Due to poor air quality related to fires in California, the Academy’s San Francisco offices will be closed Friday, Nov. 16. Member support staff will not be available by phone and responses to emails may be delayed.

  • By: Beth Edmunds, MD, PhD; Allison Loh, MD; Cecilia Fenerty, MD, FRCS, FRCOphth; Maria Papadopoulos, MD

    Secondary childhood glaucoma refers to glaucoma developing as a result of another ocular or systemic anomaly. These anomalies may be present at birth, which places them in the “non-acquired ocular anomalies” section of the childhood glaucoma classification (see Glaucoma: Definitions and Classification), or develop later in childhood, in which case they are referred to as “acquired.” Elevated intraocular pressure (IOP) in this context is referred to as secondary ocular hypertension (OHT), unless there is evidence of end-organ damage (disc cupping, visual field [VF] defects, or enlargement of the globe in younger children), in which case it becomes secondary glaucoma. The term glaucoma is used somewhat loosely in the secondary glaucoma section and refers to OHT as much as glaucoma, since they form a continuum resulting from the same underlying condition. These glaucomas can be further classified into open angle (> 50% angle open) or angle closure (<50% open or acute angle closure). There are many underlying mechanisms leading to open-angle or angle-closure glaucoma in these conditions, and more than one mechanism may contribute to the development of glaucoma or to its progression.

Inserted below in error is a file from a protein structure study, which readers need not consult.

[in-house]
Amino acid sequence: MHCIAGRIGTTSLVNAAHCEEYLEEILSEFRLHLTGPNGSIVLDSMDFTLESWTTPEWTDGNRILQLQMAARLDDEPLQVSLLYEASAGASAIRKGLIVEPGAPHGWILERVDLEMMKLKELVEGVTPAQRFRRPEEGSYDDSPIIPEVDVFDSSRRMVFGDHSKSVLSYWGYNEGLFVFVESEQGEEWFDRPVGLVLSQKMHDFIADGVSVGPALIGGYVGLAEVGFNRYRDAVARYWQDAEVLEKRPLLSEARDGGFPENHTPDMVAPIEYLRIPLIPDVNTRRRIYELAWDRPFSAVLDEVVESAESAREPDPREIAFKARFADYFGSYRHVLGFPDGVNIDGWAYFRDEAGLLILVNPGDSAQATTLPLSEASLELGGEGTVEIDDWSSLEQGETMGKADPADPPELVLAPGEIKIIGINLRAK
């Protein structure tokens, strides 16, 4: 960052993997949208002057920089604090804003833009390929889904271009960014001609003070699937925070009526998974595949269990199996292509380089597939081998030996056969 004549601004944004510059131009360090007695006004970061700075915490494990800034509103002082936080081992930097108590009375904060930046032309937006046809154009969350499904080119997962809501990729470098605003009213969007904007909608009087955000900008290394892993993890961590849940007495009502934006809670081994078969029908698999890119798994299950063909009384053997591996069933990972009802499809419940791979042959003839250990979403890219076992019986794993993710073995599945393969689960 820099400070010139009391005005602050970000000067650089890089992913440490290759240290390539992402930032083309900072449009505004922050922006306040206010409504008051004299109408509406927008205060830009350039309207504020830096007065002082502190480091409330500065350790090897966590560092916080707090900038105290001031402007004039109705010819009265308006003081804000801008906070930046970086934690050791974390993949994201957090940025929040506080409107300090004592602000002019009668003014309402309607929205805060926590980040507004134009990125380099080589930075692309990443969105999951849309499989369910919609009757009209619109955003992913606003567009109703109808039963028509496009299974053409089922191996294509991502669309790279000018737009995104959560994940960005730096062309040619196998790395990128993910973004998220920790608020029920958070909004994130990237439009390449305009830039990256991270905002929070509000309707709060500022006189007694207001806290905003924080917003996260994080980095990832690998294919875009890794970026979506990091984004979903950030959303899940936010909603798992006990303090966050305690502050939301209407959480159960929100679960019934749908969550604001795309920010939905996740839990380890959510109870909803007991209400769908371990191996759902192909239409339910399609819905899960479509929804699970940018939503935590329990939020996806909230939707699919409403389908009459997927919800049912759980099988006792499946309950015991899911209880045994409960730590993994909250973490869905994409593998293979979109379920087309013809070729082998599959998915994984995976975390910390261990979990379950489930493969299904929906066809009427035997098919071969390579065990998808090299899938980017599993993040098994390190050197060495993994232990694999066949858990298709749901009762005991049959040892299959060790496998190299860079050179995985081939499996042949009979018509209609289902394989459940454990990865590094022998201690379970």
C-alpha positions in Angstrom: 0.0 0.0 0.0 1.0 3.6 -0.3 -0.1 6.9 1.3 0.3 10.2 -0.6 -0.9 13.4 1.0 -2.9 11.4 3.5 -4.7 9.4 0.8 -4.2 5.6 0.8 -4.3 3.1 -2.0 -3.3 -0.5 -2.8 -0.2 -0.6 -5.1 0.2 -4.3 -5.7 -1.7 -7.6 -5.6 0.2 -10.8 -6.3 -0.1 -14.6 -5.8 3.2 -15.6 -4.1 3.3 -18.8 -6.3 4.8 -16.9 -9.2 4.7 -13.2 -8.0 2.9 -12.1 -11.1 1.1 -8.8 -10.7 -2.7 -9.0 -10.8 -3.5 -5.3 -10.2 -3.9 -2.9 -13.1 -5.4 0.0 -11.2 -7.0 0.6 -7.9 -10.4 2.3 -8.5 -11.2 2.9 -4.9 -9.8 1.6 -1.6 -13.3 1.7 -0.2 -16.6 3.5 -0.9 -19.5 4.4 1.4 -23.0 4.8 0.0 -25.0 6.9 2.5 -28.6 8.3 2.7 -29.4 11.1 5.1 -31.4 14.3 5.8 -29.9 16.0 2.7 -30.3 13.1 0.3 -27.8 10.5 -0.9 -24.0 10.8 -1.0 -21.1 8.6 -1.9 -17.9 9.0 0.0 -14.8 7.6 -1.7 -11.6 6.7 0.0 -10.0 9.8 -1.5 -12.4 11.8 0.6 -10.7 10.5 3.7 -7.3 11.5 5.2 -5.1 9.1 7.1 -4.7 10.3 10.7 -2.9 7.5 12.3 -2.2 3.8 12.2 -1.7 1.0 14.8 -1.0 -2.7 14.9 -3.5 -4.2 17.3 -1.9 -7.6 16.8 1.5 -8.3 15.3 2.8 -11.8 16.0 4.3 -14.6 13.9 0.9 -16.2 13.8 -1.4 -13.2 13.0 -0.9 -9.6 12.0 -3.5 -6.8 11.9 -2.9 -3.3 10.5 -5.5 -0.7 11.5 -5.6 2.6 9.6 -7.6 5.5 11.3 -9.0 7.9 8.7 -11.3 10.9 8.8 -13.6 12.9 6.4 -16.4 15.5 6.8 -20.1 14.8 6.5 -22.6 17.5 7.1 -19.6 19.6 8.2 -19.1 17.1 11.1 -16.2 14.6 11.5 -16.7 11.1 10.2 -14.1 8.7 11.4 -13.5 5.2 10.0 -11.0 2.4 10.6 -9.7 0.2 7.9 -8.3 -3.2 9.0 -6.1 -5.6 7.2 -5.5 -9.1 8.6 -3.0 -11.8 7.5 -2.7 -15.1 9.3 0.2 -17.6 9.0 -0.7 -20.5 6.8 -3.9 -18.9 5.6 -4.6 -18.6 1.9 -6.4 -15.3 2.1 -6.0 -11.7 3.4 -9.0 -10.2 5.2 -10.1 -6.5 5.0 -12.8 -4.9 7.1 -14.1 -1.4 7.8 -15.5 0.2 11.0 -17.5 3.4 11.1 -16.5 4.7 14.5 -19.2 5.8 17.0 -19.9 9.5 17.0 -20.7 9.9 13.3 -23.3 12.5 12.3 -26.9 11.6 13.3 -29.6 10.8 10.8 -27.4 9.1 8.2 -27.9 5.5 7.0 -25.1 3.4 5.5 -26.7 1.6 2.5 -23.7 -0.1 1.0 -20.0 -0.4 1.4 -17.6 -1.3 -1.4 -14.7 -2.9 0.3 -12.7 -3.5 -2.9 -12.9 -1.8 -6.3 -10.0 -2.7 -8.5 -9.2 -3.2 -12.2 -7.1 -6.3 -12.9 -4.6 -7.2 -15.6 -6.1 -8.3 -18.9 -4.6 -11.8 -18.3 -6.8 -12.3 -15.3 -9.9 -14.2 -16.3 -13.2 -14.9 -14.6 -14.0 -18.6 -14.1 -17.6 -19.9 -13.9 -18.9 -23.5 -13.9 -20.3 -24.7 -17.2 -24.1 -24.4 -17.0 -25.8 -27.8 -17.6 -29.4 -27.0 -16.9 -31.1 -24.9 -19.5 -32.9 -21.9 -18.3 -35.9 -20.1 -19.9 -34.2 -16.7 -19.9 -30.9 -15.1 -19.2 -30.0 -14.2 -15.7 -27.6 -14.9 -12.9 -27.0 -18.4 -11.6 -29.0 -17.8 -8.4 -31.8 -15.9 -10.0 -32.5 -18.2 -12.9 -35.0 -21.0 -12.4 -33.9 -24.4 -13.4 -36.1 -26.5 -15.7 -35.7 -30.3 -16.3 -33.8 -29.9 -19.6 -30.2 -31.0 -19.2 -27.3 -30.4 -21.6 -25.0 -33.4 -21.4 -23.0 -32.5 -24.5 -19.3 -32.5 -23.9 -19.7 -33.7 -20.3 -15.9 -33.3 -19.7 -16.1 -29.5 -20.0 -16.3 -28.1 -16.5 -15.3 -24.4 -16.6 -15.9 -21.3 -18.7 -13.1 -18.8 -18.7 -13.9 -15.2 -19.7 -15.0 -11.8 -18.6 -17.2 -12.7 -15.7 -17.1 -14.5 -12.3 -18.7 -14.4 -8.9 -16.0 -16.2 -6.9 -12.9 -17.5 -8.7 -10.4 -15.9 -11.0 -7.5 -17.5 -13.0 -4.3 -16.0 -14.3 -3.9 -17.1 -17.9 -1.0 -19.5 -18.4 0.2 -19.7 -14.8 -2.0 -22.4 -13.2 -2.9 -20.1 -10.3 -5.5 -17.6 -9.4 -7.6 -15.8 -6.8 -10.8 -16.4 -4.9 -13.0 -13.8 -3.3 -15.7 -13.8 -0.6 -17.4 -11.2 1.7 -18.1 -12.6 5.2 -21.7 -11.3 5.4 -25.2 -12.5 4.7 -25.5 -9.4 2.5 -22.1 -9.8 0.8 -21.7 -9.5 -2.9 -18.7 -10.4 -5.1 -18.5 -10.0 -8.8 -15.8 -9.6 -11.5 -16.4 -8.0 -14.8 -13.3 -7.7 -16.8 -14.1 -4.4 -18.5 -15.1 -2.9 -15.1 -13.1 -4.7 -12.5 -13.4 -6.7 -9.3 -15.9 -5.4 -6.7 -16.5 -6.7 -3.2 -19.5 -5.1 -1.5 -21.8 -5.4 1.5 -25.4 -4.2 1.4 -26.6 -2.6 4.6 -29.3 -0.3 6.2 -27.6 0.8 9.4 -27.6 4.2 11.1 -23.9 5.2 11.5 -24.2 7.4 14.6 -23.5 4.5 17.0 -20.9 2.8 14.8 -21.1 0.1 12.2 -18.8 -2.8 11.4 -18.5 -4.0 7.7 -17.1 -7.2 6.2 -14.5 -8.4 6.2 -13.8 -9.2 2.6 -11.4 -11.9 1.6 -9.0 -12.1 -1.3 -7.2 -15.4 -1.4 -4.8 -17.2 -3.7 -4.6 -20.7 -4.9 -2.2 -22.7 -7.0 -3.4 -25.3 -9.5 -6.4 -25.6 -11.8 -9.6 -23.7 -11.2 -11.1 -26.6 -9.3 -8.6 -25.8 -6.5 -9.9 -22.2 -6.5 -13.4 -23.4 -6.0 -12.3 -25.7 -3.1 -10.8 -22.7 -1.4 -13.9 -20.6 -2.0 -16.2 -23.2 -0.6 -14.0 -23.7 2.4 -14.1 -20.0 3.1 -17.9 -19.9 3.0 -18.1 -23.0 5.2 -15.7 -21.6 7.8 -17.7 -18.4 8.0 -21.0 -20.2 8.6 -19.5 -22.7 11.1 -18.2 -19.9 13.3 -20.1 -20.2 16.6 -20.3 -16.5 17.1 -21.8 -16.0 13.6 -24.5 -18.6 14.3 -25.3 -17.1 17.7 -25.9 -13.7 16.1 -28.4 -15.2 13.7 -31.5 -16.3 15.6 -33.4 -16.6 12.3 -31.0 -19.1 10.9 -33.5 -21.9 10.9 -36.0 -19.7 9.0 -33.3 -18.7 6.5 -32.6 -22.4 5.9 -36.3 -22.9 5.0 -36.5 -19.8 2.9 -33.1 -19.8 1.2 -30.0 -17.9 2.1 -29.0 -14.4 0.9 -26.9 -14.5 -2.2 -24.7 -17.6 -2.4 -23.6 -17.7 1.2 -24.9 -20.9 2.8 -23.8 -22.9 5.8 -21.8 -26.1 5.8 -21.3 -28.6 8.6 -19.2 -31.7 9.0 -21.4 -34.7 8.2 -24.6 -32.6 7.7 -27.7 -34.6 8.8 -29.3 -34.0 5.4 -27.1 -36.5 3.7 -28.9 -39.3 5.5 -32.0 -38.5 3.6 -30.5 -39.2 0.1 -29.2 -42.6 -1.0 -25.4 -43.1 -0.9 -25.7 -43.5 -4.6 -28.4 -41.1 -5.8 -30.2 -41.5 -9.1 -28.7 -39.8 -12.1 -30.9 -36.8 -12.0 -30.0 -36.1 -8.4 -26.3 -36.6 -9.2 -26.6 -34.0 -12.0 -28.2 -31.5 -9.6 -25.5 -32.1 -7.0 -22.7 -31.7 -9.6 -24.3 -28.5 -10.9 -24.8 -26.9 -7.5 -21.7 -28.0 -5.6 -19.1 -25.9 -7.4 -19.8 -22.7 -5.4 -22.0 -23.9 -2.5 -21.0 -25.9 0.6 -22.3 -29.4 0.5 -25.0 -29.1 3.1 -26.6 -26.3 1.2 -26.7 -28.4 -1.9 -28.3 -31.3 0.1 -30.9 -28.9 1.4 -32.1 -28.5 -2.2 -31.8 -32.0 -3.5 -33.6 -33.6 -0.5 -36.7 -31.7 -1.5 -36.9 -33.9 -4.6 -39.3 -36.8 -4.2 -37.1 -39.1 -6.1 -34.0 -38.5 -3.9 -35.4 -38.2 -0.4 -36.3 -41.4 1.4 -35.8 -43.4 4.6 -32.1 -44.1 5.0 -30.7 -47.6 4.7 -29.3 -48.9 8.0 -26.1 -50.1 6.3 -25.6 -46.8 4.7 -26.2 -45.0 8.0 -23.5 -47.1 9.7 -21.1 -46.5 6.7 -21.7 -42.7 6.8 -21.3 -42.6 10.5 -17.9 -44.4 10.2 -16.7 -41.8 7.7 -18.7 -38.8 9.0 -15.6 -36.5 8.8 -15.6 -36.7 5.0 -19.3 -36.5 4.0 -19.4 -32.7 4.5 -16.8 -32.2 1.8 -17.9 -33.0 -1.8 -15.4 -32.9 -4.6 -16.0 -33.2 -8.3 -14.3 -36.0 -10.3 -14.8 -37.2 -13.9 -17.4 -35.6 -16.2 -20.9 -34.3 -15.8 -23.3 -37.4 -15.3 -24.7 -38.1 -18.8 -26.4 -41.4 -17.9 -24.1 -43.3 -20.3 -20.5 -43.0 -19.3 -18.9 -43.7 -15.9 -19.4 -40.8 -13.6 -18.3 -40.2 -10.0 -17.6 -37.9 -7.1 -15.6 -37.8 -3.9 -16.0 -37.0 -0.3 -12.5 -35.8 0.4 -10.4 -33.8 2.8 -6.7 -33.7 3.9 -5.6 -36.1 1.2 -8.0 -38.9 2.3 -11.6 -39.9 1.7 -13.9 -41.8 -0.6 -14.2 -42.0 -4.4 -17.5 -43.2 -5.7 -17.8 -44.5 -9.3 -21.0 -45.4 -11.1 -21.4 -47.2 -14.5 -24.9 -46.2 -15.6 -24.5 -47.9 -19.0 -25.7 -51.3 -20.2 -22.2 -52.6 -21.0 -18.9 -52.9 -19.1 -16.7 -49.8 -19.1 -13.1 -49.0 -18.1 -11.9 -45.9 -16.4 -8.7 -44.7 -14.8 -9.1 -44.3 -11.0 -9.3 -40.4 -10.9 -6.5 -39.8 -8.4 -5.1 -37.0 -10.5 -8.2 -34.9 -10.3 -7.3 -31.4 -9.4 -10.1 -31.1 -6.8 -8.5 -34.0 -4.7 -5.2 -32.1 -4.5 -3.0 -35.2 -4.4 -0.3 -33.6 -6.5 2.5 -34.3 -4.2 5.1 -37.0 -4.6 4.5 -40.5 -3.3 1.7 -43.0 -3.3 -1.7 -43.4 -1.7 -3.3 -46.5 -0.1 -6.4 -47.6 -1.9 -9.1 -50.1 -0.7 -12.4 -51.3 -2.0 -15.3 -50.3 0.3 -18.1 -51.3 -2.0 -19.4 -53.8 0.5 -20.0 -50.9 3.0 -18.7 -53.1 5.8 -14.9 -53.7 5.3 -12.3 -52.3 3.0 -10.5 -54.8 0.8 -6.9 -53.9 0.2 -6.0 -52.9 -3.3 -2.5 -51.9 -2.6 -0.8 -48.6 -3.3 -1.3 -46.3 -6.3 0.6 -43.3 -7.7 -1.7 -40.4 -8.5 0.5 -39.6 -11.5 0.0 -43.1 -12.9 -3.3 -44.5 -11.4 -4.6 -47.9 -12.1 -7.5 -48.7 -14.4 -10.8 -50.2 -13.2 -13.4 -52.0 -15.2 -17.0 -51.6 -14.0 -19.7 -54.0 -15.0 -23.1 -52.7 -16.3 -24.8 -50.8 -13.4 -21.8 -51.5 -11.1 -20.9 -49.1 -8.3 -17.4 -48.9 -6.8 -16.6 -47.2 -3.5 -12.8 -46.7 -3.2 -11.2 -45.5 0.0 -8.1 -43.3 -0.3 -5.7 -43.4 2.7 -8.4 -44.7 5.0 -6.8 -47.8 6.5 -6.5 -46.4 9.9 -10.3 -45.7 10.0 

In general, consistently elevated intraocular pressure (IOP) should be treated. Medications are usually the initial treatment, followed by surgery. Clinicians should consider spectacle correction and amblyopia therapy when indicated. Children with conditions known to have systemic associations should be referred to a pediatrician or relevant specialist for assessment. Family screening is important for conditions with autosomal dominant inheritance.